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Six farm families were recognized for not only being some of the nation’s best cattle and livestock operations, but also for their stewardship and conservation efforts during the 2017 Cattle Industry Summer Business Meeting last week. This year’s Environmental Stewardship regional winners will compete for the national award, which will be announced during the Annual Cattle Industry Convention in Phoenix, Arizona, in February 2018.
This year’s regional winners include: Blue Lake Farm, LLC, operated by Rusty and Jessie Thomson, Sharon, South Carolina; SFI, Inc., Seth and Etta Smith, Nemaha, Iowa; Sterling Cattle Company, Jimmy and Theresa Sterling, Coahoma, Texas; Flying Diamond Ranch, Scott and Jean Johnson, Kit Carson, Colorado; Jim O’Haco Cattle Company, Jim and Jeanni O’Haco, Winslow, Arizona; and Munson Angus Farms, LLC, Chuck and Deanna Munson, Junction City, Kansas.
“The desire to leave the land better than they found it is a common trait among cattle raisers,” says Dave Owens, beef marketing specialist with sponsor Dow AgroSciences. “You certainly see that in action in the families that are being honored with this award. They’re all making a real, on-the-ground difference in protecting and improving the environment.”
Established in 1991 by the National Cattlemen’s Beef Association to recognize outstanding land stewards in the cattle industry, the Environmental Stewardship Award Program is generously sponsored by Dow AgroSciences, USDA Natural Resources Conservation Service (NRCS), U.S. Fish and Wildlife Service, and the National Cattlemen’s Foundation.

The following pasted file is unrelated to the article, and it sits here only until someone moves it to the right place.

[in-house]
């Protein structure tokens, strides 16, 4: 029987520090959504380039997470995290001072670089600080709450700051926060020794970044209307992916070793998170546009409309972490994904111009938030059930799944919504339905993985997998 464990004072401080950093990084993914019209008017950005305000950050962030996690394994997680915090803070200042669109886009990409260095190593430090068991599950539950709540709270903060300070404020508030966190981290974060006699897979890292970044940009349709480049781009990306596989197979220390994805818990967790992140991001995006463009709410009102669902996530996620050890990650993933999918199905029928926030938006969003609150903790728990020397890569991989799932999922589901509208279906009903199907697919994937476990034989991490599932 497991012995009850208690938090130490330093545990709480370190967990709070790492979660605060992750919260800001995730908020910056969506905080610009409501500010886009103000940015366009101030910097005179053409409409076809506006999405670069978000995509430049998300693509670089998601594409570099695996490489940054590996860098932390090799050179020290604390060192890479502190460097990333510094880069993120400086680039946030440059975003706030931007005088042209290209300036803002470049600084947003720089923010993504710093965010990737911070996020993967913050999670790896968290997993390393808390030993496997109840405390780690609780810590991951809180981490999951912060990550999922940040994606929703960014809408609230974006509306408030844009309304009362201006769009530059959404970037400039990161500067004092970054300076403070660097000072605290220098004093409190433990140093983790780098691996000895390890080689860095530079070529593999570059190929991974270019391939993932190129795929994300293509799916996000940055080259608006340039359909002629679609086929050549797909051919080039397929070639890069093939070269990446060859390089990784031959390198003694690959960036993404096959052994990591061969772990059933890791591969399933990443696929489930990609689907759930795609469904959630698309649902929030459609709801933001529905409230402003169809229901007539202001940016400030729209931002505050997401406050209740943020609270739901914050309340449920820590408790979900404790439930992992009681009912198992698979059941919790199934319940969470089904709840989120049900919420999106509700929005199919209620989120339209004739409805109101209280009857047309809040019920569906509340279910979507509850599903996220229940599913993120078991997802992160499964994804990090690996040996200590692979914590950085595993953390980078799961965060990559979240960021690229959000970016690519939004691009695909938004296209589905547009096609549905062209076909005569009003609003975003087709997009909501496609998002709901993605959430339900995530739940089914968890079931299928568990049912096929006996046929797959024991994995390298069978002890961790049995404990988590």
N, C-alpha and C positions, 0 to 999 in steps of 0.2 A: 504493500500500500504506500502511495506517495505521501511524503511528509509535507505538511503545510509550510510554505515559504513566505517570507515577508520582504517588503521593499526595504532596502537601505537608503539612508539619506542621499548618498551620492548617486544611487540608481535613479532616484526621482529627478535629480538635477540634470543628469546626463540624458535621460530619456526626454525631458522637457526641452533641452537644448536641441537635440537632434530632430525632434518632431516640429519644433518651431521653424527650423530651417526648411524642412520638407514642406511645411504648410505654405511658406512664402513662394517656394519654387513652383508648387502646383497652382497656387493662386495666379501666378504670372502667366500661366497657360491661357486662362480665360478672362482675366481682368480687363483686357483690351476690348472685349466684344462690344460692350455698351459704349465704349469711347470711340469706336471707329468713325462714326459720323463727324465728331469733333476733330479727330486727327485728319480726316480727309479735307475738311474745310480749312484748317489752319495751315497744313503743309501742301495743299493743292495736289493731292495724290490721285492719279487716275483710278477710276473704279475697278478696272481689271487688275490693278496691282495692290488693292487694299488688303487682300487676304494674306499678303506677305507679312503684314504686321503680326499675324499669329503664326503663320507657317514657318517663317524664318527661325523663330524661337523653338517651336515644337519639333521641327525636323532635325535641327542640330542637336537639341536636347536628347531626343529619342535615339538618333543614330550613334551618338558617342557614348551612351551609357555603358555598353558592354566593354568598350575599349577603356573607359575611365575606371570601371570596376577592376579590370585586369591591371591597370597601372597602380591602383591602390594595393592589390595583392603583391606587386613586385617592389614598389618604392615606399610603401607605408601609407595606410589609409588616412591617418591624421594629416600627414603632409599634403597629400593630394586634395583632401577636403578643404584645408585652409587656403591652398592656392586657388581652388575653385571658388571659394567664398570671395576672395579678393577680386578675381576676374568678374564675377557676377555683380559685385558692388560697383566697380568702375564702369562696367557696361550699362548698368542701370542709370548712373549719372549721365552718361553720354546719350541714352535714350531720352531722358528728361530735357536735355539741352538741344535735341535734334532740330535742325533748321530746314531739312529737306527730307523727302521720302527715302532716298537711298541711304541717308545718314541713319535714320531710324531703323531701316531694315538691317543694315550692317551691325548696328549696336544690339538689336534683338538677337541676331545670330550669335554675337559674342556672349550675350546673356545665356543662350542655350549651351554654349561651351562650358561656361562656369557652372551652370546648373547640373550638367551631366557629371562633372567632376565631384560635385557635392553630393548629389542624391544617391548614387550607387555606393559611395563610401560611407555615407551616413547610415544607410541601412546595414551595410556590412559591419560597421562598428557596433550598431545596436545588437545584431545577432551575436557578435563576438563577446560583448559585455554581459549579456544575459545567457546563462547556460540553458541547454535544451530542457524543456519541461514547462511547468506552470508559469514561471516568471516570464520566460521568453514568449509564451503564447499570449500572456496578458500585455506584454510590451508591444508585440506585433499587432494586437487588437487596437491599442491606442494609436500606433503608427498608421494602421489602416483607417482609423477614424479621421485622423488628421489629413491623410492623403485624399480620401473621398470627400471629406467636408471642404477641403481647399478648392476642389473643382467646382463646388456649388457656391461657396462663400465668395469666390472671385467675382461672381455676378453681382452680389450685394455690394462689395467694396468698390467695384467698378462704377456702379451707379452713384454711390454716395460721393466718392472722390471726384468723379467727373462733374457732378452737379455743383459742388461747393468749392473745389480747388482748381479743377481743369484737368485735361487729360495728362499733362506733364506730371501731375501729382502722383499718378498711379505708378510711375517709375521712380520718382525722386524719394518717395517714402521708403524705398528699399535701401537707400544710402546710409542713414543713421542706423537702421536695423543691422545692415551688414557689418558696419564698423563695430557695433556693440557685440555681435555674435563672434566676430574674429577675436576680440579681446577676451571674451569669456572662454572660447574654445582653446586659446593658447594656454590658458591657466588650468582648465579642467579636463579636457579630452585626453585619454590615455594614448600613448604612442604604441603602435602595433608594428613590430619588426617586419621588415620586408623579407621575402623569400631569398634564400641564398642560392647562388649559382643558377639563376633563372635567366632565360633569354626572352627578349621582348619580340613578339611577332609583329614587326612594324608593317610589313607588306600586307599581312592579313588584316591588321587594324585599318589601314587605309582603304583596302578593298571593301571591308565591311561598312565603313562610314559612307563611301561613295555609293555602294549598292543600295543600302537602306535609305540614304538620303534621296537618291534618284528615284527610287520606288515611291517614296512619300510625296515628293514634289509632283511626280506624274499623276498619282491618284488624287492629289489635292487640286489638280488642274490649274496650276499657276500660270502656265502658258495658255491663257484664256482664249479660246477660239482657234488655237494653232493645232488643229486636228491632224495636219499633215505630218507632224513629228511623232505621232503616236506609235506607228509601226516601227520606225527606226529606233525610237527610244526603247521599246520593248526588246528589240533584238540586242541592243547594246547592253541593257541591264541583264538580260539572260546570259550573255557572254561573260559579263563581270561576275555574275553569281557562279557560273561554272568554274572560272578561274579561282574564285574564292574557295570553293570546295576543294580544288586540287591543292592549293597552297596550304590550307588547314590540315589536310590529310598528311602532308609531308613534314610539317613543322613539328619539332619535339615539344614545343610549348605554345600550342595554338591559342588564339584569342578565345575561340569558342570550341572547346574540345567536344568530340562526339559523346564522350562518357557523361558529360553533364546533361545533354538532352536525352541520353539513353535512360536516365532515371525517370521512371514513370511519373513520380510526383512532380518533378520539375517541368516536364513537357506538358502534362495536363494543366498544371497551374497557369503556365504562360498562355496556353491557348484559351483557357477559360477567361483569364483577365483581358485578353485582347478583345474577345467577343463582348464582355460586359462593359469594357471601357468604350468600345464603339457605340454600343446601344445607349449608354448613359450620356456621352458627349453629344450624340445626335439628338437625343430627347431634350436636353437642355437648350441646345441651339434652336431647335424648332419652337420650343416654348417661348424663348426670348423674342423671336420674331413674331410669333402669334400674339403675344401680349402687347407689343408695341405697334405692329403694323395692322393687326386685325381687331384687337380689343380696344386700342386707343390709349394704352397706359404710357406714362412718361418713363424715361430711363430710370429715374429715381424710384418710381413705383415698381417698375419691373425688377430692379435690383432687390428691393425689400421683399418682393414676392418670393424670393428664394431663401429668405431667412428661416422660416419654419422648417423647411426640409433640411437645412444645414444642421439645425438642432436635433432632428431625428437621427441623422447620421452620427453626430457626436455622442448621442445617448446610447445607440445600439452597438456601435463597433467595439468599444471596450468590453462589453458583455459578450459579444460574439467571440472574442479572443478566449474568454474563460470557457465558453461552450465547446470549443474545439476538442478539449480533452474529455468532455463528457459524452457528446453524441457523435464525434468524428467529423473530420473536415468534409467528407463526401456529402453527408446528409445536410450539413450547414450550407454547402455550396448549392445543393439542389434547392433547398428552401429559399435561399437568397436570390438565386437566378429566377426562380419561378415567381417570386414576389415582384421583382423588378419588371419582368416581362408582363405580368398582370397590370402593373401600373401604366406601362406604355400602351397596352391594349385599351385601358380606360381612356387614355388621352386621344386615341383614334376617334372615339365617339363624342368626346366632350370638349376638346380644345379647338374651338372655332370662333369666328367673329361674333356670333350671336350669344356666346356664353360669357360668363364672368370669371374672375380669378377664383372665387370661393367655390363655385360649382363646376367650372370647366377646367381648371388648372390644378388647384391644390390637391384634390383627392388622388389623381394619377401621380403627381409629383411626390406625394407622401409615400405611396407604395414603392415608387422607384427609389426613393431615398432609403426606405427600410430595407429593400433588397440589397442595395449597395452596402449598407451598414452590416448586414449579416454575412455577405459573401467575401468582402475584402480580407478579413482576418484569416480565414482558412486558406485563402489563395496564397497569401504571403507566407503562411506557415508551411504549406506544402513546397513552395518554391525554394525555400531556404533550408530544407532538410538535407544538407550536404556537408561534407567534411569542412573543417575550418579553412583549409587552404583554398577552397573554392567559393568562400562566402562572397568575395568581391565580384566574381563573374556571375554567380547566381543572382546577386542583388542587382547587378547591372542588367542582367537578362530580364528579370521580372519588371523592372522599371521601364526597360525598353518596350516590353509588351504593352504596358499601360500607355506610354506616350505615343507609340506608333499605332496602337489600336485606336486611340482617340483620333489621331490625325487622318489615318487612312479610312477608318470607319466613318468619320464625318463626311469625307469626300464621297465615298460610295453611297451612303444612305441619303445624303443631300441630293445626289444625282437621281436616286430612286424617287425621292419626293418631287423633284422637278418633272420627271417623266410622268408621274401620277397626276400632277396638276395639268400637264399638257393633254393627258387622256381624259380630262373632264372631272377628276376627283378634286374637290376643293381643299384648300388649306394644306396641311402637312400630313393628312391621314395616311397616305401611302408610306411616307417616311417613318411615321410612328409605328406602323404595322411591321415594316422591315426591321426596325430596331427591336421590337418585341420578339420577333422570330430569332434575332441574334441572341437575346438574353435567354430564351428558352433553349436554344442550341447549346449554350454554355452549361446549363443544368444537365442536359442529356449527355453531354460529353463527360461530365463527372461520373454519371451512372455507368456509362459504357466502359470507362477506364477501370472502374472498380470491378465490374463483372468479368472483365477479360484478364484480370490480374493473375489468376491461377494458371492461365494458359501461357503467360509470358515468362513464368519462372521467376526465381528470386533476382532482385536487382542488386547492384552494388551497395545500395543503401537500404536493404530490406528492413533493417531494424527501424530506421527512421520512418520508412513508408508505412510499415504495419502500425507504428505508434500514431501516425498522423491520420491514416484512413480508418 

National Cattlemen’s Beef Association President Craig Uden echoed the sentiments of Owens, explaining that cattlemen and women across the nation take their commitment to the land, air, and water resources in their care very seriously.
“The men and women who raise livestock in this country are the original stewards of the land. We know that we are only successful when we take the best possible care of the natural resources with which we’ve been entrusted,” said Uden, “We understand the importance of improving those resources and leaving them better for future generations. Each of the families being honored are outstanding examples of what is possible for the beef industry and they serve as an inspiration for producers everywhere to continue improving their stewardship practices now and in the future.”
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“Feed Yard Foodie” blogger and cattlewoman Anne Burkholder has been selected for the National Cattlemen’s Beef Assocation inaugural Advocate of the Year award.
A Florida native, Burkholder moved to Nebraska with her husband in 1997 to run a family feed yard that had been in her husband’s family since the 1970s. Since then, the mother of three started a successful blog entitled “Feed Yard Foodie” and works for Progressive Beef to ensure that its supply chain is producing high-quality, sustainable beef.
While many beef advocates grow up with an agricultural background, Burkholder grew up in Palm Beach County, Florida, a self-proclaimed jock, and attended Dartmouth University where she majored in psychology. This unique perspective allows her to relate to consumers who may not be familiar with beef production.
“Managing a feed yard for 20 years inspired me to learn to identify and fill meaningful gaps. With thousands of cattle relying on me each and every day, recognizing if an important gap existed between the care that I offered and what the animal needed was absolutely critical for good welfare. This same philosophy of working to ‘fill the gap’ extends to all of the areas of my life including beef advocacy,” explains Burkholder. “A gap clearly exists between the truth of how beef is raised and the general consumer knowledge of the beef industry. As someone actively engaged in caring for cattle and raising beef, it is my job to help fill that gap with truthful information.”